The researchers matched the demographics of those who tested positive and those who tested negative and found “significantly higher rates of health care use” in the period starting at least eight weeks after a positive test.

The researchers found a 47 per cent increase in the average number of days spent in hospital per year by women who’d tested positive and a 53 per cent average increase among men.

The researchers said the findings can help the system prepare for health-care demand associated with long COVID.

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How does increasing interest rates actually help curb inflation? –



Once again, the Bank of Canada has raised its benchmark interest rate — this time to 4.25 per cent — reassuring us that its seemingly unending series of hikes are going to eventually help take the bite out of inflation. 

It has a ways to go. Inflation is currently 6.9 per cent and the central bank wants it back at two per cent. 

But for many Canadians, all they’ve seen is gas and food and just about everything else stay more expensive than ever, while mortgage rates soar.

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CBC News readers have asked: So how is increasing interest rates actually supposed to be helping? According to economists, making it tougher to afford things is part of the plan.

Why is the Bank of Canada increasing interest rates so much?

In 1991, the Bank of Canada and the Canadian government decided that low, stable and predictable inflation” would be the best thing for Canadians — and they agreed that a target inflation rate was two per cent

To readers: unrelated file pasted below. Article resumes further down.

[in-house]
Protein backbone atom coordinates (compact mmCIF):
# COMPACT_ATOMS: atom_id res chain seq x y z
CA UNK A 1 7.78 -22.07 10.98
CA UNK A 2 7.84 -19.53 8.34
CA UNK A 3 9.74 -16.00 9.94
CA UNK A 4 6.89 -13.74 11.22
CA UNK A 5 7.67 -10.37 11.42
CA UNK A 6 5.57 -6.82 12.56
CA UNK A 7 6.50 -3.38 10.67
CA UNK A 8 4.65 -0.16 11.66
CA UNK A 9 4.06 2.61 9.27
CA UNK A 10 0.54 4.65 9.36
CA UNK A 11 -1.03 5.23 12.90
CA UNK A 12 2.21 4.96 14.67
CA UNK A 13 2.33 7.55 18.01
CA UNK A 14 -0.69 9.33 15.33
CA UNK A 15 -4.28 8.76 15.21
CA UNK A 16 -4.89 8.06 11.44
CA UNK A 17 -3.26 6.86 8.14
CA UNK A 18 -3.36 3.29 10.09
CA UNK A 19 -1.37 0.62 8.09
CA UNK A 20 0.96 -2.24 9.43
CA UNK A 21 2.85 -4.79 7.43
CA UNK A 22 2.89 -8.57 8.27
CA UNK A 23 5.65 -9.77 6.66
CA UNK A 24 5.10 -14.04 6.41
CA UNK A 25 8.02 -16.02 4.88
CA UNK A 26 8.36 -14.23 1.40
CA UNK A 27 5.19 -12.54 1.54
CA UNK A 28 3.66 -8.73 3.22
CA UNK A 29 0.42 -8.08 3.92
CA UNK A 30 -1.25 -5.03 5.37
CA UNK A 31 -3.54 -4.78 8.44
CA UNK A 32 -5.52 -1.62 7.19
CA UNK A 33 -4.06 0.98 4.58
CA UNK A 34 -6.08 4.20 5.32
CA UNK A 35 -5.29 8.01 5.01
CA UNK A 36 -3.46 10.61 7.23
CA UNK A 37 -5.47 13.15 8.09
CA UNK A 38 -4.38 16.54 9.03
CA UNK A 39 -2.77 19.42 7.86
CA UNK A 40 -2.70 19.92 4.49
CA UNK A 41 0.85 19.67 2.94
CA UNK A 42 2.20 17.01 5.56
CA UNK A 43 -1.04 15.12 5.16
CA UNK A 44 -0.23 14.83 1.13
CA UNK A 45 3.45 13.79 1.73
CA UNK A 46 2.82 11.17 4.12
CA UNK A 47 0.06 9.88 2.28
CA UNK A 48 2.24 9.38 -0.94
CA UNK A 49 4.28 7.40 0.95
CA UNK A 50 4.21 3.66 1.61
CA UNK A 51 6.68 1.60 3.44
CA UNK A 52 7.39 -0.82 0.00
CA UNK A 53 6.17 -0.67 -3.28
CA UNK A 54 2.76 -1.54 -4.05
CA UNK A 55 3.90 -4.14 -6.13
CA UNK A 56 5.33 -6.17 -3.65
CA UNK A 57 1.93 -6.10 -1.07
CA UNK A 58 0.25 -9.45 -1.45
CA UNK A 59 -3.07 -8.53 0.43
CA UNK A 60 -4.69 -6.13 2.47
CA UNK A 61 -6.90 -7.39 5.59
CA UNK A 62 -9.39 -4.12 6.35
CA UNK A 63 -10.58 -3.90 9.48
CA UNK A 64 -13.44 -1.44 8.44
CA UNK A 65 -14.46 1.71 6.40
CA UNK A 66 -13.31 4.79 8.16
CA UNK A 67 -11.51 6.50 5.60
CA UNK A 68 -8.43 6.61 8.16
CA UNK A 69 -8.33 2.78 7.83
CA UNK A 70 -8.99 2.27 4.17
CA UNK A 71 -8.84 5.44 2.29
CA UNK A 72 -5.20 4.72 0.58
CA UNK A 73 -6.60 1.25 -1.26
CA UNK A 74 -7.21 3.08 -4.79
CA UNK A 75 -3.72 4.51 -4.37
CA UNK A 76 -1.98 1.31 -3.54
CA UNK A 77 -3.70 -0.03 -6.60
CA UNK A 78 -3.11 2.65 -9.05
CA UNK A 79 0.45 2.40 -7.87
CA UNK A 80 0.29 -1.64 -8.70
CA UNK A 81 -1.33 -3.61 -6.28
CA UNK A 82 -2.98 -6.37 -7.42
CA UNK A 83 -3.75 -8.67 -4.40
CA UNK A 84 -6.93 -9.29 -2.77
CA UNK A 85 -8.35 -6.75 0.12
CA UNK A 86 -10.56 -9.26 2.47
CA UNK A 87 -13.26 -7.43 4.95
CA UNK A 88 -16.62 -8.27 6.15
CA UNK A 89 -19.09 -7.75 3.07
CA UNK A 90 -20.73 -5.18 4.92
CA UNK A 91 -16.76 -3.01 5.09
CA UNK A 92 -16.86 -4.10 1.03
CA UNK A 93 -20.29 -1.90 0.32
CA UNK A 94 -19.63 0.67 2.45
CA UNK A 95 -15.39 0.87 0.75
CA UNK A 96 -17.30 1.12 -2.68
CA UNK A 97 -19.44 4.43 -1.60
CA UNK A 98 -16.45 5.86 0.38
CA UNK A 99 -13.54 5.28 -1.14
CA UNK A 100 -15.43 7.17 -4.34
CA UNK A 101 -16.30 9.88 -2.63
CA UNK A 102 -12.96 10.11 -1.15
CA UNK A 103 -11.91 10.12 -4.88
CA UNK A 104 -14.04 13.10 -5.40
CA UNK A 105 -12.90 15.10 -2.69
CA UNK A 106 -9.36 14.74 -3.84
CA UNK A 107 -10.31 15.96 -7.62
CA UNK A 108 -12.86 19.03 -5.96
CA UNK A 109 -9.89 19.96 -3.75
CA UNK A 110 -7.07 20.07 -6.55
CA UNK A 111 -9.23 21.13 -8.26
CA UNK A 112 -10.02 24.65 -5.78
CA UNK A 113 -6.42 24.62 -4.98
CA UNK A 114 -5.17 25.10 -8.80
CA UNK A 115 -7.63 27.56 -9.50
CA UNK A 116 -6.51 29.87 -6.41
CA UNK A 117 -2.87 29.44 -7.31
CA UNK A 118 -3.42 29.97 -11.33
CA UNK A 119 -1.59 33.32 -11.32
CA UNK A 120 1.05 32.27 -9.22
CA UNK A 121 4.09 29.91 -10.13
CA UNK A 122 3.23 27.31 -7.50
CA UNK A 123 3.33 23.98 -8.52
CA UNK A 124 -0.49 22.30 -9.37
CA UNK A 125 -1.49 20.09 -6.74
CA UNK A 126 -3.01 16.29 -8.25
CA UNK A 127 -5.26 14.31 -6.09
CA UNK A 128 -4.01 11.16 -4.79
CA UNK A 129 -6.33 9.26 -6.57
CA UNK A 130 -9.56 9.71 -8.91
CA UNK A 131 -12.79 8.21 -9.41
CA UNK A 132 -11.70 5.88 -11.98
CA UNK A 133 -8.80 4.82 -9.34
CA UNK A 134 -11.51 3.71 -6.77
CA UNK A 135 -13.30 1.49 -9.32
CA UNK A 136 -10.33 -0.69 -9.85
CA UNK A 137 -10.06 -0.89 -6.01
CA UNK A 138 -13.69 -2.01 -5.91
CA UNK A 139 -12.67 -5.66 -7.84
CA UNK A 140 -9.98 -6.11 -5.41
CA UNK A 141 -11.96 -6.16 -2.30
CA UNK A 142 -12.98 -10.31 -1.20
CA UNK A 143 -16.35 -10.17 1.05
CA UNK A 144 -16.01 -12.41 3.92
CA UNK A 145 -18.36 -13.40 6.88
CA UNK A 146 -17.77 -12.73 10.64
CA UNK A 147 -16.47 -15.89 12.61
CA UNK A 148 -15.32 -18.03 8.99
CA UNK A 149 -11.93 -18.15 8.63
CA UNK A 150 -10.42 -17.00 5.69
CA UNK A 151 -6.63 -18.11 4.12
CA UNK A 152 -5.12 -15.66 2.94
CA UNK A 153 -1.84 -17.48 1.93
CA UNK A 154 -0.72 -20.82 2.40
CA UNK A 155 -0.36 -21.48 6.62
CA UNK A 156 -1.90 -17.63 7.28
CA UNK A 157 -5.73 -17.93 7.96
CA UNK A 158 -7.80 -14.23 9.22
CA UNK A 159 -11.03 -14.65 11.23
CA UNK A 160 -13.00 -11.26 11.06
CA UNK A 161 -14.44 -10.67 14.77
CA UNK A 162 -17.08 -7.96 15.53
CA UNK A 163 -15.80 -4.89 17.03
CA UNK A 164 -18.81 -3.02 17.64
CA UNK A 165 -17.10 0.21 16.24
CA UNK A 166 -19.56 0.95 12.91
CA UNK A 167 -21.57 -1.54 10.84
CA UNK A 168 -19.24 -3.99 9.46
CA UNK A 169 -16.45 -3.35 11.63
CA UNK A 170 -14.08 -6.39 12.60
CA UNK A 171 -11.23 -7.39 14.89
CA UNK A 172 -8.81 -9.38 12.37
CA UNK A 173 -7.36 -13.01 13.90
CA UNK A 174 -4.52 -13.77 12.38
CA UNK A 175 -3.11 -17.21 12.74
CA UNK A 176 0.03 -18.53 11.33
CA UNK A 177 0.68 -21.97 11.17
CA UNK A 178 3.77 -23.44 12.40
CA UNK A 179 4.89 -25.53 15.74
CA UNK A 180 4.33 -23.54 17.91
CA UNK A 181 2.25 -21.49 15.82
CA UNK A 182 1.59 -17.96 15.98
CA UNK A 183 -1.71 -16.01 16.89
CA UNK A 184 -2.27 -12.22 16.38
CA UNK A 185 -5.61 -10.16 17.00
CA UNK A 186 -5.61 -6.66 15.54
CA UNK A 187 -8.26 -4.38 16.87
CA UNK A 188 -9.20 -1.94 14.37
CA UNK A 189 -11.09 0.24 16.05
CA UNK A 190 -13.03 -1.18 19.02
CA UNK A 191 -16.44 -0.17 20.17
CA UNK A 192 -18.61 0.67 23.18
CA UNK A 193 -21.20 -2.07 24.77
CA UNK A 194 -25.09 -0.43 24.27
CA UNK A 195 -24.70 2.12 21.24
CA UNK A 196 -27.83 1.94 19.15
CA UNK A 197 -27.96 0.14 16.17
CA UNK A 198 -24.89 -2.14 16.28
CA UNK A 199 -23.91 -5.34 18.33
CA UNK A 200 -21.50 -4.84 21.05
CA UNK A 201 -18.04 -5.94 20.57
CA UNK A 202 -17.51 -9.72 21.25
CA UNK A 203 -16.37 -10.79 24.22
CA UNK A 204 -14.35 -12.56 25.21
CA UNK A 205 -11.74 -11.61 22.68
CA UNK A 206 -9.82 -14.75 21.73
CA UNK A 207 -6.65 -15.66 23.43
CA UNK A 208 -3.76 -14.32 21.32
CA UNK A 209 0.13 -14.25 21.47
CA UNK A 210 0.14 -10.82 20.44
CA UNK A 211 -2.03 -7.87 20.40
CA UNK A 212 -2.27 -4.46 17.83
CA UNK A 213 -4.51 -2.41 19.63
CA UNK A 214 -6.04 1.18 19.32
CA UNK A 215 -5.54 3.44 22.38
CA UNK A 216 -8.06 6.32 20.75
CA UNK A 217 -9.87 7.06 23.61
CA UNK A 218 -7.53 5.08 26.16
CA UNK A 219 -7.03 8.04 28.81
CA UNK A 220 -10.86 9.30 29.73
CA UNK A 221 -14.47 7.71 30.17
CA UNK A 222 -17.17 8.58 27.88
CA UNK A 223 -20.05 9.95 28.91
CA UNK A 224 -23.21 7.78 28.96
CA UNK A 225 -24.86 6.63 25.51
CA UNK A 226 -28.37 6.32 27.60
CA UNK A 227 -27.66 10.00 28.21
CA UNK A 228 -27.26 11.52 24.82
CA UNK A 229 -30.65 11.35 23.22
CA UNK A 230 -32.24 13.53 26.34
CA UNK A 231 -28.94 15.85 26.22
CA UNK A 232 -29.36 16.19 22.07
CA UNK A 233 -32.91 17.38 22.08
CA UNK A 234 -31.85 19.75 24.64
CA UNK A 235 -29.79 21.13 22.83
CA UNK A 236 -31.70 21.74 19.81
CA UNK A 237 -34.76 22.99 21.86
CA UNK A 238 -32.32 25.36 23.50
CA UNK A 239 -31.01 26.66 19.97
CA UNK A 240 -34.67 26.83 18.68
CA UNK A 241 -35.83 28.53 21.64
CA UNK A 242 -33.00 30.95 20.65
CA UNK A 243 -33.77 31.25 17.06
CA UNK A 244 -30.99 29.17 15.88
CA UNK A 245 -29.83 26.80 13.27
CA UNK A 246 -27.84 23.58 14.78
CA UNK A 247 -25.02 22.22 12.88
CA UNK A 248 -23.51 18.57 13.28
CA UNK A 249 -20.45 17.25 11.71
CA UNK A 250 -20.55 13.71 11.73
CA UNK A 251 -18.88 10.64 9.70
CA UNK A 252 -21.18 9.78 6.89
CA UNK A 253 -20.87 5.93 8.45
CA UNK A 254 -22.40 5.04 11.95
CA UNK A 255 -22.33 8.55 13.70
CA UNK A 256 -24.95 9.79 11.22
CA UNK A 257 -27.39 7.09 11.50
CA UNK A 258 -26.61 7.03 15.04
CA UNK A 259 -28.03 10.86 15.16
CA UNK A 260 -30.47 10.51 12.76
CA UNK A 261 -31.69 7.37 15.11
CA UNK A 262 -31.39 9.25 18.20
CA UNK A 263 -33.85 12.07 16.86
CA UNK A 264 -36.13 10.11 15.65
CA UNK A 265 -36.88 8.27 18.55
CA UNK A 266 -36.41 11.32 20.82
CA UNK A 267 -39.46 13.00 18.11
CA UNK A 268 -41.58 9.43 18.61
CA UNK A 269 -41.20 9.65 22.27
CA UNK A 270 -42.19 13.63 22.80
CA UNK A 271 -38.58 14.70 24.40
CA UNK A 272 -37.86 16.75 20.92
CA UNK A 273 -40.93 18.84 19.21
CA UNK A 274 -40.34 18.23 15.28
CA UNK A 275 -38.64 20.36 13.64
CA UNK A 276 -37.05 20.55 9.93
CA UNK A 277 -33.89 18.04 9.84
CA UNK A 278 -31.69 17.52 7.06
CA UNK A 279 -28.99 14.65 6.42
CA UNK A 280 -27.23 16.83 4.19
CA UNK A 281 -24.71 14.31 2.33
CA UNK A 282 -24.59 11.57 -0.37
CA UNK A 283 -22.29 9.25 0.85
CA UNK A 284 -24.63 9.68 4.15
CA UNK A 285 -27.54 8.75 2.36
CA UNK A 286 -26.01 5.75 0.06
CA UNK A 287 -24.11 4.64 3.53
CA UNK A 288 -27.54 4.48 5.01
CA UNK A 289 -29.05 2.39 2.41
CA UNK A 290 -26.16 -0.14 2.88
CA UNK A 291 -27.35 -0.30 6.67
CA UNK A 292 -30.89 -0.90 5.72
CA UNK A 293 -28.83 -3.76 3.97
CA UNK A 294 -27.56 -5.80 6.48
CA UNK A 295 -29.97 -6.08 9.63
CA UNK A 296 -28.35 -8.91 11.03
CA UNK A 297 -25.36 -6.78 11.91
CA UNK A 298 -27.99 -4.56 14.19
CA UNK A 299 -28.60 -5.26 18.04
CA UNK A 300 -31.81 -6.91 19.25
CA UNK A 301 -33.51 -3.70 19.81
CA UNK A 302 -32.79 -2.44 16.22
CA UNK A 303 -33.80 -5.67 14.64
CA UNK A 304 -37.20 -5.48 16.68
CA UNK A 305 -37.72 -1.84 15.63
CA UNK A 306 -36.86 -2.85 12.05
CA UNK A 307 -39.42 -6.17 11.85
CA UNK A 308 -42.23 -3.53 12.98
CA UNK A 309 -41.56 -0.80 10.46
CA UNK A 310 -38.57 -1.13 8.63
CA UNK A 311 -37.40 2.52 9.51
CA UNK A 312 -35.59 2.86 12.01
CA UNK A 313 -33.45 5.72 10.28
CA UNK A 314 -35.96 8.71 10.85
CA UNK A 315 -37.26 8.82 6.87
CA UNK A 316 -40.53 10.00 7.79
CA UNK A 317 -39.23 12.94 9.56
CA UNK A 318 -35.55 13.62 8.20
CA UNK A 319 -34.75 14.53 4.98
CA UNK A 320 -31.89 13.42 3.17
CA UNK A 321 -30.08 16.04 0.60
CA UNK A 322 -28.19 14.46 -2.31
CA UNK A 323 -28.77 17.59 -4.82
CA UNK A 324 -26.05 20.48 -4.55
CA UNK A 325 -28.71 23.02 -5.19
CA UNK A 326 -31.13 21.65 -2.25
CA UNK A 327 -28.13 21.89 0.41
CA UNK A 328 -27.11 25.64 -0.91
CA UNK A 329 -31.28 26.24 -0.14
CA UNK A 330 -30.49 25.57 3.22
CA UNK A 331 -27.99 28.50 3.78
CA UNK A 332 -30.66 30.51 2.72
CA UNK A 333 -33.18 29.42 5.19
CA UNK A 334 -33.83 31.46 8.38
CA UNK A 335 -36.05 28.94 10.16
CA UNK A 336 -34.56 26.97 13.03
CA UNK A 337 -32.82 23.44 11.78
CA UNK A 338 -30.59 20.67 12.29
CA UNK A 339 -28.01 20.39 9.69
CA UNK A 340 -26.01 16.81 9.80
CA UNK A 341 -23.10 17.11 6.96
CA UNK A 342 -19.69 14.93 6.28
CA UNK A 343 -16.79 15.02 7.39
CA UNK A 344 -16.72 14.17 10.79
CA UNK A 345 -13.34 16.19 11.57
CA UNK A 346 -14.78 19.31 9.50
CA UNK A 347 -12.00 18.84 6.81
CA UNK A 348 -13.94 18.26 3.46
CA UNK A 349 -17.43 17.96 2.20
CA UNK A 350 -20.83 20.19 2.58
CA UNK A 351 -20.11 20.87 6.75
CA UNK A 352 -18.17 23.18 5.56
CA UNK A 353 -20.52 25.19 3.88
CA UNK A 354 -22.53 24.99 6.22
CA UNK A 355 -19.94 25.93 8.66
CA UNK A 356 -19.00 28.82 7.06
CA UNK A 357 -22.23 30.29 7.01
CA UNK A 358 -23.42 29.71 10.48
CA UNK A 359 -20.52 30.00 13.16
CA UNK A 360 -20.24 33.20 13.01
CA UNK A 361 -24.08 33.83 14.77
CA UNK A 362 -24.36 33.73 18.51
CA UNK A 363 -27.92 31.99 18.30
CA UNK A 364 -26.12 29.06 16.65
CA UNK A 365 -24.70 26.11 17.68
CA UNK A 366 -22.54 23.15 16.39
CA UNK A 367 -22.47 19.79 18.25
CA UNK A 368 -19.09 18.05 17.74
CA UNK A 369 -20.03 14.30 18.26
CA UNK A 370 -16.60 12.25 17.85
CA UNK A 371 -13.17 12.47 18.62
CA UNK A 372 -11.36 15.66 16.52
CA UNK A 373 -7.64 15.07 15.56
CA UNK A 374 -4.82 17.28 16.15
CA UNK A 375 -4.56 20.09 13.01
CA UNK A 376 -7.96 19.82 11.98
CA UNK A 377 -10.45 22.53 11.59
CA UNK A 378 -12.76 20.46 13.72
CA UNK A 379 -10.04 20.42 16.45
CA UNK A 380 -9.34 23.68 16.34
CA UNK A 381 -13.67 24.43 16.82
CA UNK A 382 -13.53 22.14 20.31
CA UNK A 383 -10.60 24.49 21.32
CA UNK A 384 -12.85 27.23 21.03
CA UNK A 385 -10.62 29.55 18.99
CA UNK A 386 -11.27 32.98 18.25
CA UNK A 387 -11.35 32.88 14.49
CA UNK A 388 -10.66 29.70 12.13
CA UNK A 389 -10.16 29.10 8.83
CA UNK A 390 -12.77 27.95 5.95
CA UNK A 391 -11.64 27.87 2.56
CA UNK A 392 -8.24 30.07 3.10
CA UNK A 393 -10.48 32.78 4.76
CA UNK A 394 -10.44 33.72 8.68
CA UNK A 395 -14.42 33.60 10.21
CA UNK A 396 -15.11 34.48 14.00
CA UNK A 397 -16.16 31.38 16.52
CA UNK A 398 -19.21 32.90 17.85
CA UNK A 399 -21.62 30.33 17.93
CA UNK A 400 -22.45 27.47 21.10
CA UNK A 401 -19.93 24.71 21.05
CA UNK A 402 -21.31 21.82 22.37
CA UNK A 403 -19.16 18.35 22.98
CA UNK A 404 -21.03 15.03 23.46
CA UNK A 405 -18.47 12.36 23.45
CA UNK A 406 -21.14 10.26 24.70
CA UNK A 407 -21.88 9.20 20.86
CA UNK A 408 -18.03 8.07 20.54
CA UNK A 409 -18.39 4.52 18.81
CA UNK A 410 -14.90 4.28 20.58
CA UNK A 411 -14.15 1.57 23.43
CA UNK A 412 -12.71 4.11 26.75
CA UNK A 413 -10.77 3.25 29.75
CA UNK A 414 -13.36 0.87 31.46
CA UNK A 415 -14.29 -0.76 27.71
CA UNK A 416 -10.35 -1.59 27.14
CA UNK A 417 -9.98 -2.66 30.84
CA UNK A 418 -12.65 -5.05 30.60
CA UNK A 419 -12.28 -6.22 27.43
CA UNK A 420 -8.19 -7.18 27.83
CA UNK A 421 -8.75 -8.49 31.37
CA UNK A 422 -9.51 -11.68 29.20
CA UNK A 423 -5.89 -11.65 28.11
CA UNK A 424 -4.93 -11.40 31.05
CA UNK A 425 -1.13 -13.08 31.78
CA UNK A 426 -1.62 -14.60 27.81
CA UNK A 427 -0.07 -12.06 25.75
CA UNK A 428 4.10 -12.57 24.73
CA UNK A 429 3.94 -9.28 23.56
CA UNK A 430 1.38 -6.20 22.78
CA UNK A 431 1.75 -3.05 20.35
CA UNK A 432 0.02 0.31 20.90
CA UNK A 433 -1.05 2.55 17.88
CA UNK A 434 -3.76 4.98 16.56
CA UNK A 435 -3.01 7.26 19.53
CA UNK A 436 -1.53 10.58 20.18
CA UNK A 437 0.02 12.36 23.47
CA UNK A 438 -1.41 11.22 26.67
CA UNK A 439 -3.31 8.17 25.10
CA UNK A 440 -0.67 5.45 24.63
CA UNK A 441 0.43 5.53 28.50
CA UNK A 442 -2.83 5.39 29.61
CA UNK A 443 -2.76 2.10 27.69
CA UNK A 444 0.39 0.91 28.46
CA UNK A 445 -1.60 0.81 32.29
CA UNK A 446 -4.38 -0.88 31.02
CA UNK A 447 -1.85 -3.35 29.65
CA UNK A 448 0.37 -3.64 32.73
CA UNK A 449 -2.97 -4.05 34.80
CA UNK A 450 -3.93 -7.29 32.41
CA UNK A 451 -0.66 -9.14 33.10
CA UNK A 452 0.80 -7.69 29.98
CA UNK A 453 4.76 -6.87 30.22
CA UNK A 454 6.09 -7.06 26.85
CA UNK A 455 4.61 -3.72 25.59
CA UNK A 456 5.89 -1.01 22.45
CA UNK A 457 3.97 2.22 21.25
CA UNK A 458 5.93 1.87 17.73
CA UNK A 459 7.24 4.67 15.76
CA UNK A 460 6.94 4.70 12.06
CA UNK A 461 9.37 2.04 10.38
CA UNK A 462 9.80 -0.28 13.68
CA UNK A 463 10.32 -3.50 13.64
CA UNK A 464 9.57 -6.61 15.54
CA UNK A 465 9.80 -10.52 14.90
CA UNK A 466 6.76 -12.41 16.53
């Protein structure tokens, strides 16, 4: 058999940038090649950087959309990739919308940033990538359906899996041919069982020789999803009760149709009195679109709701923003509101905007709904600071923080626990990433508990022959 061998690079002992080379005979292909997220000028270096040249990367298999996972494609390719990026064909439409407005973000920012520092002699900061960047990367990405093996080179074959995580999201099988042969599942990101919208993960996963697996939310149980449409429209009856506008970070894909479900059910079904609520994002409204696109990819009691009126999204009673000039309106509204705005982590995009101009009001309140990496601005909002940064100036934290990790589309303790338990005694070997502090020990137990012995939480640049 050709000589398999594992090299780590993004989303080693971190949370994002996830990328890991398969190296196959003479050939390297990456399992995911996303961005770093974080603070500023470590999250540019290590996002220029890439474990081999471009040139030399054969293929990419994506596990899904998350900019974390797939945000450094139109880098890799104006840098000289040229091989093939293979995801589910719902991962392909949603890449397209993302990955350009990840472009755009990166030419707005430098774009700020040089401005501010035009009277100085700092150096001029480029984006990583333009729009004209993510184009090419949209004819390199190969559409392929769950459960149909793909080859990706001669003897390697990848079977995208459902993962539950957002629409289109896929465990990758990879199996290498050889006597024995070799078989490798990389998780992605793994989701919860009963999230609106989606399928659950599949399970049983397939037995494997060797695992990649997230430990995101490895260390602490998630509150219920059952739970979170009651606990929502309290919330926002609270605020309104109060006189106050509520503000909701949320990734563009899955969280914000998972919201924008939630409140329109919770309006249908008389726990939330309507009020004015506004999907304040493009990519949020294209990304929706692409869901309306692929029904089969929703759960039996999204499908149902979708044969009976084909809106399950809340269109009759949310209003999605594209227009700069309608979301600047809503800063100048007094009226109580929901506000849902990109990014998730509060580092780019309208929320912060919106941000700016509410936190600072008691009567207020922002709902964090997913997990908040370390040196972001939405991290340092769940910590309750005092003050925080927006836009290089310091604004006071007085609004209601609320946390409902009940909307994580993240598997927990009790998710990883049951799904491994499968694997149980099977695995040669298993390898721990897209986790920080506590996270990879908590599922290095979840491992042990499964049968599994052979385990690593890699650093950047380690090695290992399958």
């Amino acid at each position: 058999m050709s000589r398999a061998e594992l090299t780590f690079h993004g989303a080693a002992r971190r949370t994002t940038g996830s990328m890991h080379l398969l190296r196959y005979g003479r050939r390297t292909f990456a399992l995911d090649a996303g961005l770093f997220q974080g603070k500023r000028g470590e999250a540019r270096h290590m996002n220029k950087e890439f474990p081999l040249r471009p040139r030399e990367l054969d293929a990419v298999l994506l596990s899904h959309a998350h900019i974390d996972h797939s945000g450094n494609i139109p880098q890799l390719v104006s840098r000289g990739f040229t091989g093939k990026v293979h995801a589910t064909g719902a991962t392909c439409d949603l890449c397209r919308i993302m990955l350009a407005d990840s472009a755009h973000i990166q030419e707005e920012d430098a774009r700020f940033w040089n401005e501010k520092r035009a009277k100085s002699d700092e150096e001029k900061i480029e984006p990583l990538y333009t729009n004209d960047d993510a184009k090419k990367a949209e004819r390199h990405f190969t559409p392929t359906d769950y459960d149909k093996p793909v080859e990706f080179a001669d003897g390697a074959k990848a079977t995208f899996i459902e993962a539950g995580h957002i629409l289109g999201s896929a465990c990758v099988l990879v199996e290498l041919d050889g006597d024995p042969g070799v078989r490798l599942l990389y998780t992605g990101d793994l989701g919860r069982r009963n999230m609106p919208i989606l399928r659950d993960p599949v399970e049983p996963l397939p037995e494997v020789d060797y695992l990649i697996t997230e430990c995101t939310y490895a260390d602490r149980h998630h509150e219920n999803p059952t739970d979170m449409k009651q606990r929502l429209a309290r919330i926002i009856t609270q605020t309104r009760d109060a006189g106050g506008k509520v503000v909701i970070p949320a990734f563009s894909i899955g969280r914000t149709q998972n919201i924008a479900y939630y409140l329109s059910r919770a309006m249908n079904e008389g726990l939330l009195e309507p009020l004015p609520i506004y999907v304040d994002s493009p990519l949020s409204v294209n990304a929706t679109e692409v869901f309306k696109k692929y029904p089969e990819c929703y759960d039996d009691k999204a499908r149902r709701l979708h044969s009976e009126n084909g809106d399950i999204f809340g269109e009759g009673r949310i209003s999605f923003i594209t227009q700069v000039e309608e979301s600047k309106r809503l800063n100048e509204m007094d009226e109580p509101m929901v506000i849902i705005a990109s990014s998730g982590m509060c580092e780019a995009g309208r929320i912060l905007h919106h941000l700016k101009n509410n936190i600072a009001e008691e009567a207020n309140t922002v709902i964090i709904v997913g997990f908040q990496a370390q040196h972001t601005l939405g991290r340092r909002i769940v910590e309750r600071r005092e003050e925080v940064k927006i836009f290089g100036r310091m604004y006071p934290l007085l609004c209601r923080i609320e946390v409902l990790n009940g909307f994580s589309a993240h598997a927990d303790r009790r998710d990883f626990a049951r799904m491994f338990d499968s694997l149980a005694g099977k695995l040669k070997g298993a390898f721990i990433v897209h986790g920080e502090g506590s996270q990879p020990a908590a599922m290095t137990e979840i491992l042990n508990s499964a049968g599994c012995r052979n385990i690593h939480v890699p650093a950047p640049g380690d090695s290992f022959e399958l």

That’s around where it’s been in Canada for the past 25 years. 

But about a year ago, inflation started to rise — and rise, and rise — due to several factors, including supply chain issues that resulted from pandemic lockdowns, the war in Ukraine and climate change.

To get it down, Governor of the Bank of Canada Tiff Macklem says interest rates must go up. 

“It’s a bit counterintuitive for Canadians,” he told CBC’s Peter Armstrong last month. 

“Their rent’s going up, their groceries are more expensive, gasoline is more expensive. And now their borrowing costs are more expensive. So how does that work? Well, that does slow spending. That makes anything you buy on credit more expensive. So you you pull back and that helps get the economy balanced and that’ll relieve those price pressures.”

And that’s the whole point.

The Bank of Canada wants people to buy less stuff and slow the economy down. When the economy slows down, it says, prices will come down. 

At the same time, there is a tacit acknowledgement that it’s going to hurt. 

“Our economy will slow as the central bank continues to step in to tackle inflation,” said Finance Minister Chrystia Freeland in October. 

“There will be people whose mortgage payments will rise. Business will no longer be booming in the same way it has been since we left our homes after the COVID lockdowns and went back out into the world. Our unemployment rate will no longer be at its record low.”

WATCH | How far will the Bank of Canada go when it comes to rate hikes?